A semifinal tennis match in the U.S. Open at Arthur Ashe Stadium in New York City, New York, was delayed by nearly 50 minutes on Thursday evening due to an interruption by climate protesters.
Three of the four demonstrators were removed from the stands immediately after standing up and appearing to shout “End Fossil Fuels” at the beginning of the second set, which featured U.S. player Coco Gauff and the Czech Republic’s Karolína Muchová. One protester glued his bare feet to the floor where he was standing, requiring extra security and medical personnel to remove him safely and with minimal harm.
The protest group Extinction Rebellion took credit for the interruption. One of the protesters clarified that the demonstration wasn’t directed toward the players themselves, and pointed out that the U.S. Open had corporate sponsors that were contributing to the climate crisis.
“We are not trying to harm the athletes in any way. We have nothing against the sport,” a man named Ian, one of the four demonstrators, told The Associated Press about the incident. “But we are really trying to draw attention to an issue here that there will be no tennis left for anybody in the world to enjoy.”
According to Extinction Rebellion’s website, the group’s demands for action include governments around the world declaring a climate and ecological emergency, as well as committing to reducing greenhouse gas emissions to net zero by 2025.
Both Gauff and Muchová left the arena temporarily during the delay, unsure of how long it would take for the match to resume. Forty-nine minutes after the initial interruption began, play was allowed to resume, and Gauff won the match, advancing to the U.S. Open final.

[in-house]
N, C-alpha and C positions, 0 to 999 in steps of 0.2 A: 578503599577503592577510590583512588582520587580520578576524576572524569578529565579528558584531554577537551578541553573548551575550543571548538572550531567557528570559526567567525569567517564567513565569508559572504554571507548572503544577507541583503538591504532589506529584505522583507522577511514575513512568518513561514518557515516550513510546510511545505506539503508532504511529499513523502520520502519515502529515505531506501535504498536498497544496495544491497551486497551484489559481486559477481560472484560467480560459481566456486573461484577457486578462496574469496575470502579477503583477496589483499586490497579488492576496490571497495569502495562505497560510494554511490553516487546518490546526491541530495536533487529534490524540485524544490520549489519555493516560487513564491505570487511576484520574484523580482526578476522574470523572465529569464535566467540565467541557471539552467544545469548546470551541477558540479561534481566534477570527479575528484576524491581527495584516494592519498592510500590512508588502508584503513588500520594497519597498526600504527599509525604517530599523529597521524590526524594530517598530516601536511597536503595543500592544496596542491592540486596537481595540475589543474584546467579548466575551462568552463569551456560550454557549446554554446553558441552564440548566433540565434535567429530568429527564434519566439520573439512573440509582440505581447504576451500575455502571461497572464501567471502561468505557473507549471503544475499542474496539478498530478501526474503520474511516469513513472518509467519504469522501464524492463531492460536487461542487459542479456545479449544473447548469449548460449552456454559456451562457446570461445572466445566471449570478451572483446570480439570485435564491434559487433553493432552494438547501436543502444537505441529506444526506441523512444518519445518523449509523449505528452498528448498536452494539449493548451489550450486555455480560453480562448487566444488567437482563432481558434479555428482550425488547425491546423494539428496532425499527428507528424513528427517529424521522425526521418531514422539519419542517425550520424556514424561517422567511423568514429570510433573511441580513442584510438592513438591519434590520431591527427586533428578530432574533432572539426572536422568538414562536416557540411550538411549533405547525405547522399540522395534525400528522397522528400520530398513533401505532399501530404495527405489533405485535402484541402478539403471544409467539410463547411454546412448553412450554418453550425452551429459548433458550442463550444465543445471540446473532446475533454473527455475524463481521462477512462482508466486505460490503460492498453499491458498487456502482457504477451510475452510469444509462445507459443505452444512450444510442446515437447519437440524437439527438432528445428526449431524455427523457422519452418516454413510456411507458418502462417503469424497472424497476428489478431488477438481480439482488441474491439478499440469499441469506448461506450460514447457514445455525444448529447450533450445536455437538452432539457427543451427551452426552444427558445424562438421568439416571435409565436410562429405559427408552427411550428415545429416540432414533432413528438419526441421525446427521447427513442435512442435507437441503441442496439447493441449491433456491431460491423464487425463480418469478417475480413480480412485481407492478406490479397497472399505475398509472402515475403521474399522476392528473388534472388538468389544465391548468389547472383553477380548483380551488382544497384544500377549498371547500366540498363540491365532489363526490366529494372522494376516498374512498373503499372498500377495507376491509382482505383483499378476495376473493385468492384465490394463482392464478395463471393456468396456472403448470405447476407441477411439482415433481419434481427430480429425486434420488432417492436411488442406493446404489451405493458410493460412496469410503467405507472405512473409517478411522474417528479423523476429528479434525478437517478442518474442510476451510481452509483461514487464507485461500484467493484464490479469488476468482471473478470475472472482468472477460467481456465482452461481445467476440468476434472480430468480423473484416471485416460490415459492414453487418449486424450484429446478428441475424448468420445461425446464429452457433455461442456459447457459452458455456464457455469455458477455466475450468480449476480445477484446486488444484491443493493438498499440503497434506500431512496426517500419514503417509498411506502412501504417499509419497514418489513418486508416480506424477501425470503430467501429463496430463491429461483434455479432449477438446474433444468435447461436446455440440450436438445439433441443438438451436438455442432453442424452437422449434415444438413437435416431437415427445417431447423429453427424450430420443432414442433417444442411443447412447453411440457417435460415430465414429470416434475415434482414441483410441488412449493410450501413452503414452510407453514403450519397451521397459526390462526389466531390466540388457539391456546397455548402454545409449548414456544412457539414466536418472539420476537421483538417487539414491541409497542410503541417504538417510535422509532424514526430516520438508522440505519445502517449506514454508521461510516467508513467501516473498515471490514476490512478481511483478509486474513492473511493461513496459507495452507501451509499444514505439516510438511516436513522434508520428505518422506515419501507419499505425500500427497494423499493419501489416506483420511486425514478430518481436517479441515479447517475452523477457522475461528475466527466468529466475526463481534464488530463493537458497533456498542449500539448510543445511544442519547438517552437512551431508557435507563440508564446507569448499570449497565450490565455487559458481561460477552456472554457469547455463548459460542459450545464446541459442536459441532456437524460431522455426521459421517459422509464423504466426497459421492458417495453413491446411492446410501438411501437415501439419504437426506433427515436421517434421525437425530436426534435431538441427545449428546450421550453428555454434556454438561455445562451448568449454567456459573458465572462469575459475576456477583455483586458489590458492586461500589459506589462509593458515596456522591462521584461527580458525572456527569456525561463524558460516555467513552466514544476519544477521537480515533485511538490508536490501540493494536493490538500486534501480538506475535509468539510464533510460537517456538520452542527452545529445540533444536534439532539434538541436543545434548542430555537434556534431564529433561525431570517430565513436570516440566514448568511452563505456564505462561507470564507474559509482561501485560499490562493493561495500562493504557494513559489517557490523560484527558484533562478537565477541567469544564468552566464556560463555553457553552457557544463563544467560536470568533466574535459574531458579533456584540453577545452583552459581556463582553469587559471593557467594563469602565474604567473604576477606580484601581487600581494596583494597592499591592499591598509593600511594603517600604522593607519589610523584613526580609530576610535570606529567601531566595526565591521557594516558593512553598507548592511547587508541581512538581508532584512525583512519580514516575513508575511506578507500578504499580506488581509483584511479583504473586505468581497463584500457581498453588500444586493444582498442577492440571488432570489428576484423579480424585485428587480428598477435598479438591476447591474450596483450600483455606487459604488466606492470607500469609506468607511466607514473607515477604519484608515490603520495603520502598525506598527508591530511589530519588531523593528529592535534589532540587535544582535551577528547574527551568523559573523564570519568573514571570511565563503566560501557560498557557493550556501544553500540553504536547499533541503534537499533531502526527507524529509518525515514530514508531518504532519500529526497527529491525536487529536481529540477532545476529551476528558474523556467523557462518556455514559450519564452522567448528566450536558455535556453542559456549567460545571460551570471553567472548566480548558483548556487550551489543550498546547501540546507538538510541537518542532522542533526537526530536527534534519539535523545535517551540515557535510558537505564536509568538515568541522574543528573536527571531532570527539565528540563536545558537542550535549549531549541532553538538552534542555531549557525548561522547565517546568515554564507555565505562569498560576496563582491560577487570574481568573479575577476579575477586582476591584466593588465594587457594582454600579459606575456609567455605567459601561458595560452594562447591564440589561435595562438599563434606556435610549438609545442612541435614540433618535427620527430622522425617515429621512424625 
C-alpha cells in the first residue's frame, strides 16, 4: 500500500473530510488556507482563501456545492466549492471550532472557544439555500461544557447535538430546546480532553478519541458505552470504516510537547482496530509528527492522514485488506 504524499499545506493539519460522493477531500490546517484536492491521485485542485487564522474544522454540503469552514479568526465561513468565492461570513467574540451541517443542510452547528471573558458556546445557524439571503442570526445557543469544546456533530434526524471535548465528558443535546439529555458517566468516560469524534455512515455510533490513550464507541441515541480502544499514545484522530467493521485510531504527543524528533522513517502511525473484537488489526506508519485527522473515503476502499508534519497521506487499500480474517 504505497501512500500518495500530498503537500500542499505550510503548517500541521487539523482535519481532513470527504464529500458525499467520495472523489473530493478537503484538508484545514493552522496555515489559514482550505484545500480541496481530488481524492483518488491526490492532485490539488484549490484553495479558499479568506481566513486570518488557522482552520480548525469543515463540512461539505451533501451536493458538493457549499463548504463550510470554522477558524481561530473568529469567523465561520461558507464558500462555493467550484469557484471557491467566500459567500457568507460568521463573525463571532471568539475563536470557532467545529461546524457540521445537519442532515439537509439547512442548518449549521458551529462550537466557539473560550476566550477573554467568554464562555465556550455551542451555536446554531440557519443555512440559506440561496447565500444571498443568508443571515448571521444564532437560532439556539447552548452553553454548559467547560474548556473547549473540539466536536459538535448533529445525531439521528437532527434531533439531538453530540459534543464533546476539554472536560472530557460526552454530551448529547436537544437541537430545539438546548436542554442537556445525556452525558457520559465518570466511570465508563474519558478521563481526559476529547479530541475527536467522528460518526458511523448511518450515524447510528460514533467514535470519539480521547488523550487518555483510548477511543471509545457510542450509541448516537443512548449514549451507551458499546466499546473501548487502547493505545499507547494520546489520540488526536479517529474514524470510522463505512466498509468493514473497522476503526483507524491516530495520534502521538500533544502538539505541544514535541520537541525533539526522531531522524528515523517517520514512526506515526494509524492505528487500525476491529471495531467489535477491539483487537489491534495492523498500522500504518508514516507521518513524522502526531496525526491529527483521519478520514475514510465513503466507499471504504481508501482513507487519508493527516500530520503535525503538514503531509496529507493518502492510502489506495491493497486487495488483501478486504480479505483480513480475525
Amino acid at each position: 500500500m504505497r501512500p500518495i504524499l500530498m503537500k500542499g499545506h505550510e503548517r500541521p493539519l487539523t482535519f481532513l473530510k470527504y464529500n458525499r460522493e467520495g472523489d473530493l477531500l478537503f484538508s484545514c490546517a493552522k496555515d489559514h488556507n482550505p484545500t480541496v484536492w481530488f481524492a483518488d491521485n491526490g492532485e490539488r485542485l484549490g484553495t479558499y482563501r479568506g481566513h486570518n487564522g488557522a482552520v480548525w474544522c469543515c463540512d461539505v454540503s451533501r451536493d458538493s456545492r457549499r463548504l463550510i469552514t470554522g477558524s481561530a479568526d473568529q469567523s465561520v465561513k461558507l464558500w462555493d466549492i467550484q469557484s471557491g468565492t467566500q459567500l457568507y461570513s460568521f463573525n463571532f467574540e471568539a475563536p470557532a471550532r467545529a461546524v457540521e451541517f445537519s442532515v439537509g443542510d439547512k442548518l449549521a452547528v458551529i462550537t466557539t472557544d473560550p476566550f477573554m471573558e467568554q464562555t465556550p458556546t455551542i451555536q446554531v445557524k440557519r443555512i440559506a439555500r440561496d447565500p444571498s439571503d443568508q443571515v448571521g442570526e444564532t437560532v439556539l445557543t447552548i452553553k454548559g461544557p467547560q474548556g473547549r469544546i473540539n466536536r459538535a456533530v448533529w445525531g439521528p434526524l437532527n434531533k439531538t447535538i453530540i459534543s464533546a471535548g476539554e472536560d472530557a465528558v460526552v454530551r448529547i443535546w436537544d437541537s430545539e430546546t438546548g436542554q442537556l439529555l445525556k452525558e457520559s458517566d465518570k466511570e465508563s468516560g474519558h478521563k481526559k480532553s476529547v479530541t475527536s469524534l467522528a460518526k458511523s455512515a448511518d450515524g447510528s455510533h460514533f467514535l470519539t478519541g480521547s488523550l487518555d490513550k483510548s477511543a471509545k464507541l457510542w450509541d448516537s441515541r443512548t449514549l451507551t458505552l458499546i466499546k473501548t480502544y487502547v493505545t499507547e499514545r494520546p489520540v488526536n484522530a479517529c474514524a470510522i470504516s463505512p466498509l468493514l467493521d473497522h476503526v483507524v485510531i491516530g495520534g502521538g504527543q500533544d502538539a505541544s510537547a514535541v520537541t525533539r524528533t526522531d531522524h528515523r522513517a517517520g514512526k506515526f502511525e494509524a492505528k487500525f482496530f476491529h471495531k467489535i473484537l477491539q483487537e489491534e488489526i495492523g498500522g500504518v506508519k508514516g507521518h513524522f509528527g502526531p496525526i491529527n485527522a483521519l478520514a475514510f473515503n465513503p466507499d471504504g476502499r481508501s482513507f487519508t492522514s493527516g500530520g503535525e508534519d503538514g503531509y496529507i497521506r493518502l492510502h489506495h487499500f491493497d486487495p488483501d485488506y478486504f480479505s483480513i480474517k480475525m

After the match, Gauff discussed the protesters’ actions, explaining that she held no ill feelings toward the demonstration.
“I believe in climate change. I don’t really know exactly what they were protesting. I know it was about the environment. I 100% believe in that,” she said, adding that she “wasn’t pissed at the protesters” and had expected a demonstration to take place, as protests have occurred in recent tennis tournaments.
“I had a feeling it was going to happen this tournament. It happened in the French Open, it happened in Wimbledon. So, you know, following the trend, it was definitely going to happen here,” Gauff said.
“I always speak about preaching about what you feel and what you believe in. It was done in a peaceful way, so I can’t get too mad at it,” Gauff went on, adding:
Obviously, I don’t want it to happen when I’m winning…and I wanted the momentum to keep going. But hey, if that’s what they felt they needed to do to get their voices heard, I can’t really get upset at it.
Gauff isn’t alone in her beliefs about climate change — polling shows that most Americans believe that the climate crisis is real, a view that is backed by the vast majority of climate scientists.
A USA Today/Ipsos poll from July indicates that around one in two Americans had experienced an extreme weather event within a month of the question being asked. That number is likely higher now, as incidences of extreme heat, hurricanes, wildfires and other weather events have increased in the months since, with the summer of 2023 deemed the hottest on record, according to climate scientists.